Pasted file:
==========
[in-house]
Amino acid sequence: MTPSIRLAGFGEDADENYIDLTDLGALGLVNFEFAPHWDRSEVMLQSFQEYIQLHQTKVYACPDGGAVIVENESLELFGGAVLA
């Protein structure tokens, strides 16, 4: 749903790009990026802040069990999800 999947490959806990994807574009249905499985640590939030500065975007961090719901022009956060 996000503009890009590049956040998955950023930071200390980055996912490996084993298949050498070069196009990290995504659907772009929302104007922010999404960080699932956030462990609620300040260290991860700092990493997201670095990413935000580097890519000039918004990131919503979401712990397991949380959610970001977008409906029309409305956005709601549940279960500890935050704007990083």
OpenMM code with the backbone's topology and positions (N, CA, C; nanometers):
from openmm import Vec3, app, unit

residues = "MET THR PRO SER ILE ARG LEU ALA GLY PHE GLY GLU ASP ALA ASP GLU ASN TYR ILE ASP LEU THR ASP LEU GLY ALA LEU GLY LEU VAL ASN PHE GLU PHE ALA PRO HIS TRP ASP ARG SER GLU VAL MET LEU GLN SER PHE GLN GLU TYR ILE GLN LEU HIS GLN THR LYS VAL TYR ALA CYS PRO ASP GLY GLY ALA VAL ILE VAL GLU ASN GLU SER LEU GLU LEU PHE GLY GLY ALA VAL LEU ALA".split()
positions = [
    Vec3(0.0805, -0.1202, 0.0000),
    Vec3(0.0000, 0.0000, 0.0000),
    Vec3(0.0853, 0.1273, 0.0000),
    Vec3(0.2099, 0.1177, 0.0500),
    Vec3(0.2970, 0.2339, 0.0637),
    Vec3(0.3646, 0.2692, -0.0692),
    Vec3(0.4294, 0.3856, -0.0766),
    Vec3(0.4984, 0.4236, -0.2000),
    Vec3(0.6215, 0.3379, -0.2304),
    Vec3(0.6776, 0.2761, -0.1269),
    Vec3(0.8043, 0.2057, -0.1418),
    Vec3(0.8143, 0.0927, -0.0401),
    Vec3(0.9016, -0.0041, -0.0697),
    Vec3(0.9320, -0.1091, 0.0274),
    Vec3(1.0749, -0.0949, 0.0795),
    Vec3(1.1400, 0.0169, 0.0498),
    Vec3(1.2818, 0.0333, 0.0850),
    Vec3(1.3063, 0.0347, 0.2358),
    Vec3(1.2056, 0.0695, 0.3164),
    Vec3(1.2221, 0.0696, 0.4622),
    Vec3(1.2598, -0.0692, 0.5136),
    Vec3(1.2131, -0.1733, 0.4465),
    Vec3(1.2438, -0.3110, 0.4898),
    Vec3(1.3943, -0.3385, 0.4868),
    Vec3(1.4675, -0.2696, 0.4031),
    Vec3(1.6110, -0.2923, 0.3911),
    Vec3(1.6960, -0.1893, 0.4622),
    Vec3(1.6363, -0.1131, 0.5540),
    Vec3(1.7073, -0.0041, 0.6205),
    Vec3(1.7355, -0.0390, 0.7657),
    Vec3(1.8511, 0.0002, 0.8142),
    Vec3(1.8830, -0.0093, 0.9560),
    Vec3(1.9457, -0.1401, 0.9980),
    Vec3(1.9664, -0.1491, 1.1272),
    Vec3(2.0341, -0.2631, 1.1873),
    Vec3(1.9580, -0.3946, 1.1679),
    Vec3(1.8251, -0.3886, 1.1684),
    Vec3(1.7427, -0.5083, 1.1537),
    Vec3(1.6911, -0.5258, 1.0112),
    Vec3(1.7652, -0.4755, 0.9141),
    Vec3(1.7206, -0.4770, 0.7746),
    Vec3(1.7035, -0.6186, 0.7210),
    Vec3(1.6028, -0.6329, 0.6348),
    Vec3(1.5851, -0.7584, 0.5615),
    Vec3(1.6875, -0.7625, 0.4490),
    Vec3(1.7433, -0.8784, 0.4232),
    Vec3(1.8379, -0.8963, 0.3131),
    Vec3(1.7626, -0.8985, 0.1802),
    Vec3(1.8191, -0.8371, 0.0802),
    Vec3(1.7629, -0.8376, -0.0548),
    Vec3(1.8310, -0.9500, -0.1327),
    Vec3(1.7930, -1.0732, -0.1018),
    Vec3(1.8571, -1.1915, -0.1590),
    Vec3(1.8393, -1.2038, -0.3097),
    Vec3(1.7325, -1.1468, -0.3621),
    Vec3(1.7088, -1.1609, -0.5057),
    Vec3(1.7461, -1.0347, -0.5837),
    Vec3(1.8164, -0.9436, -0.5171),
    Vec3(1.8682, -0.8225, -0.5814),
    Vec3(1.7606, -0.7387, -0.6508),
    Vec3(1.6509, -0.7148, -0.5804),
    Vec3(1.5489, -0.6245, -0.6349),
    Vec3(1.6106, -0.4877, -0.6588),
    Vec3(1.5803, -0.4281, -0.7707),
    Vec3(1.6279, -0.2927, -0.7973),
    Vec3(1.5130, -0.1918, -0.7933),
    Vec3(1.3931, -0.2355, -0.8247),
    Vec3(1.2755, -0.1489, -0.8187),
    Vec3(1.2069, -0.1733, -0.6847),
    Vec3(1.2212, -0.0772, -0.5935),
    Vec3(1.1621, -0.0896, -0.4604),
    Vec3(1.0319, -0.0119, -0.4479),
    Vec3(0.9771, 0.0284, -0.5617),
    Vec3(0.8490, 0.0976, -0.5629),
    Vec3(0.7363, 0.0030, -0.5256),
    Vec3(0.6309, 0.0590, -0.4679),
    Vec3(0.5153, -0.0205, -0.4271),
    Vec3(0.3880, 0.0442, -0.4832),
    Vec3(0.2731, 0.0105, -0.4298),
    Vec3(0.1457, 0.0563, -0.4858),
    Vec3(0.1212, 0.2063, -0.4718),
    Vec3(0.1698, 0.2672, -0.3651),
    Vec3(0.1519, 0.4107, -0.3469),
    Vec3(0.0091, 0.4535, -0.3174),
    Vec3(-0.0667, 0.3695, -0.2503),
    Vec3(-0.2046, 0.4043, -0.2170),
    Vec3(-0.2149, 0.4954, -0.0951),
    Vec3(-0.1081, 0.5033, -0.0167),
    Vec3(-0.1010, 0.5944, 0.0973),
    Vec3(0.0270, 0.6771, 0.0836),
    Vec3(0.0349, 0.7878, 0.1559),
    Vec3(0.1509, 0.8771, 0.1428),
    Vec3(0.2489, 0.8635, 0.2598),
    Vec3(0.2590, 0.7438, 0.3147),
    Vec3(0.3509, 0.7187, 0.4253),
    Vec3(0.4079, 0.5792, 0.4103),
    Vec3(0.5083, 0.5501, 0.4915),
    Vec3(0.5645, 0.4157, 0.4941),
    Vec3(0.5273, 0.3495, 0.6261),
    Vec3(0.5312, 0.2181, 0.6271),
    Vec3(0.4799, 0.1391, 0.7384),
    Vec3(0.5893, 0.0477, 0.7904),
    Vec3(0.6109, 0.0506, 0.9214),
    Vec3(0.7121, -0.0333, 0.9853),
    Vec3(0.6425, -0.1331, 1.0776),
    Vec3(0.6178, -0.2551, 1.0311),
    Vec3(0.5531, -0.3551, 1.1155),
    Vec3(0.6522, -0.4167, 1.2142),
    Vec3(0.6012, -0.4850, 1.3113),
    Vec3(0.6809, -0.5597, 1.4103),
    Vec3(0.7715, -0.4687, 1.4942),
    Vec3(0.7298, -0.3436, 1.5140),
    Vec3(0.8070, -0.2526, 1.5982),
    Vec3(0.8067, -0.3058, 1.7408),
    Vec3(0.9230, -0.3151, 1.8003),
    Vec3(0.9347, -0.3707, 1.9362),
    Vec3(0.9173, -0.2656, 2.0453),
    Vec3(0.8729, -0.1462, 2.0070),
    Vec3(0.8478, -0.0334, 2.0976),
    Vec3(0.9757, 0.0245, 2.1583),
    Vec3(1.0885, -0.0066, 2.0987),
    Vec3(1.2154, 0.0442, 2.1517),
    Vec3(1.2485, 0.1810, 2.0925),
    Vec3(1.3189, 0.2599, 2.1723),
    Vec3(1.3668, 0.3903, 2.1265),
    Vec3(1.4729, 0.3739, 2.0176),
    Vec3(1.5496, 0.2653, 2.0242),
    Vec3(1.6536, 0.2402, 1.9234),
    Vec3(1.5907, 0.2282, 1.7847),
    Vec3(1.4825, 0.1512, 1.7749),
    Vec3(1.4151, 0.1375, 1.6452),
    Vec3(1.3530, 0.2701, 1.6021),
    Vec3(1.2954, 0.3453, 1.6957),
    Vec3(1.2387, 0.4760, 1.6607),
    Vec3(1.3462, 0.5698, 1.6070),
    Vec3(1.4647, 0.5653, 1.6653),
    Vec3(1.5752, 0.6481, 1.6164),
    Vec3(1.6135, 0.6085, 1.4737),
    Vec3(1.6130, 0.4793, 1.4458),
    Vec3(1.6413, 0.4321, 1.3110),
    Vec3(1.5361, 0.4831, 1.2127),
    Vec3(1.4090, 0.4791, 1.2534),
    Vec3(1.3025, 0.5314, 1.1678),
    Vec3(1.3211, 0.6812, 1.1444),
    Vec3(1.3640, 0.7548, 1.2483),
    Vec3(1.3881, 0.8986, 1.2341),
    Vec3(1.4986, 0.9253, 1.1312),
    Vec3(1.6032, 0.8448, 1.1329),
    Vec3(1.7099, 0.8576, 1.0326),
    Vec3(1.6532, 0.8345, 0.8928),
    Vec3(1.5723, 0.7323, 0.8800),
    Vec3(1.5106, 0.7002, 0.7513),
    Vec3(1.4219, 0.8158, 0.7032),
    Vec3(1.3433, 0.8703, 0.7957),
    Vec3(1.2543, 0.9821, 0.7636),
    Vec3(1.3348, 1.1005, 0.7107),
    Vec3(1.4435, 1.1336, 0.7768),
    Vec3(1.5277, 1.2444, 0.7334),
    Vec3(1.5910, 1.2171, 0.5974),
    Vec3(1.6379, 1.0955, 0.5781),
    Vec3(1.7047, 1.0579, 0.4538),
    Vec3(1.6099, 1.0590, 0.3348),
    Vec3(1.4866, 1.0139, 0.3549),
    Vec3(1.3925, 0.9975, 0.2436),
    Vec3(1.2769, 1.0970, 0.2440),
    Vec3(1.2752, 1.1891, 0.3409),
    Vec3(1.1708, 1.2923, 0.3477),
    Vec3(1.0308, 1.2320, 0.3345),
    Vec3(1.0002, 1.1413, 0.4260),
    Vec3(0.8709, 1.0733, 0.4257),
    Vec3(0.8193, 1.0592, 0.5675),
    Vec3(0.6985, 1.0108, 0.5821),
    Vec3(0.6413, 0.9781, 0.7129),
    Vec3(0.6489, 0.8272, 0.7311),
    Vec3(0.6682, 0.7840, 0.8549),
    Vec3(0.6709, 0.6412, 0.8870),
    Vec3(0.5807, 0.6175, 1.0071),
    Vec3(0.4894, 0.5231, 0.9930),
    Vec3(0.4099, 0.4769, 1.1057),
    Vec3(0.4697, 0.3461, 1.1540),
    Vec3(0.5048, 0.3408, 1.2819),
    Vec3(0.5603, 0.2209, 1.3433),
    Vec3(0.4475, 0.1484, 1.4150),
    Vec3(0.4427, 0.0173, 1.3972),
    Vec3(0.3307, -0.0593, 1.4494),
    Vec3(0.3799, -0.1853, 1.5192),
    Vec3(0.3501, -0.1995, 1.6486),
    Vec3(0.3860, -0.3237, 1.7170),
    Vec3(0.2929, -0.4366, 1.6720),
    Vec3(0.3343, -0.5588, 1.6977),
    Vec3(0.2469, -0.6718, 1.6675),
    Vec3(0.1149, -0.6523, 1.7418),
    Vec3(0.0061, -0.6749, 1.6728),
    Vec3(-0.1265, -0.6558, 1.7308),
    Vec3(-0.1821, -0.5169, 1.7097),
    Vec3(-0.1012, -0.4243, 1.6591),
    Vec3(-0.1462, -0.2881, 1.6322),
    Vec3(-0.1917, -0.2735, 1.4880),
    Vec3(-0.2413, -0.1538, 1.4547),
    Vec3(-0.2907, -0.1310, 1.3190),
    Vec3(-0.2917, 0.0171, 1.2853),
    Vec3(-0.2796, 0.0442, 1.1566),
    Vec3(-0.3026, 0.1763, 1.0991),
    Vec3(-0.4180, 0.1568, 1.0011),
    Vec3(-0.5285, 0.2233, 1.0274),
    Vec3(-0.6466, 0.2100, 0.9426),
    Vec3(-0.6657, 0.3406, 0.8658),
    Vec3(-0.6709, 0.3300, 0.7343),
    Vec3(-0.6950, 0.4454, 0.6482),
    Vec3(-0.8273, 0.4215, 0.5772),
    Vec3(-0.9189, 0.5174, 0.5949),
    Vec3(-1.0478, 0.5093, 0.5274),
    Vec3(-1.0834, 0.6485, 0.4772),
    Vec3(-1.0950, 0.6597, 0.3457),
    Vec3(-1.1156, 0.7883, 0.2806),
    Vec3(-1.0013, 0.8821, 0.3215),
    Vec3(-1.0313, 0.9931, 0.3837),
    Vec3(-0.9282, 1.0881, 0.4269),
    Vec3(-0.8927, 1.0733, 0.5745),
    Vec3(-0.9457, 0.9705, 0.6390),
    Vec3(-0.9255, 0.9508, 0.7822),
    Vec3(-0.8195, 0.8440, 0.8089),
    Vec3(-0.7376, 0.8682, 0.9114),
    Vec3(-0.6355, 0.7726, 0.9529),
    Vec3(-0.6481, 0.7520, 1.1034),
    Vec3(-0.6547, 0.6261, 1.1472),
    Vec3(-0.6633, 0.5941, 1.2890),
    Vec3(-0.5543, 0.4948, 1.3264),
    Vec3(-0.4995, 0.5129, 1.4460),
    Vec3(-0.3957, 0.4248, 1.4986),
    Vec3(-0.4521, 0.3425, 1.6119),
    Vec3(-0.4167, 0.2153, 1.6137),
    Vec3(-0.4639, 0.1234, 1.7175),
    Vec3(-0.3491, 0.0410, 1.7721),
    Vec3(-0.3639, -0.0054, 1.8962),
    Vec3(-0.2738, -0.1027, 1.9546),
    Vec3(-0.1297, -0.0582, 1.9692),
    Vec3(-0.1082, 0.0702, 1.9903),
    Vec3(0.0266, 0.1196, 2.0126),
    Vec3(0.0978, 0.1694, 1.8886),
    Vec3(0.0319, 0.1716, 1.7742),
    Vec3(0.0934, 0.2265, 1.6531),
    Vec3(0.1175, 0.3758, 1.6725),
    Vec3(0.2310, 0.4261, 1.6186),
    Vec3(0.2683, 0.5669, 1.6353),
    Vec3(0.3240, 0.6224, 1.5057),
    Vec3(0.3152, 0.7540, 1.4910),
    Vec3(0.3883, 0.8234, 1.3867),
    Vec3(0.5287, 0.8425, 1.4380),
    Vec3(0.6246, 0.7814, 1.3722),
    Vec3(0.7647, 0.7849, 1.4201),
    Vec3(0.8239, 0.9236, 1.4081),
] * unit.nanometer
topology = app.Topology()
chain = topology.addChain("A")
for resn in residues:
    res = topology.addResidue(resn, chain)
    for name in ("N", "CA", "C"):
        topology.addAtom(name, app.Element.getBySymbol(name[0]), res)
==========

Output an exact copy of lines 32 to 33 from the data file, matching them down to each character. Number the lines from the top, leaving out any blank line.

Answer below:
    Vec3(1.4675, -0.2696, 0.4031),
    Vec3(1.6110, -0.2923, 0.3911),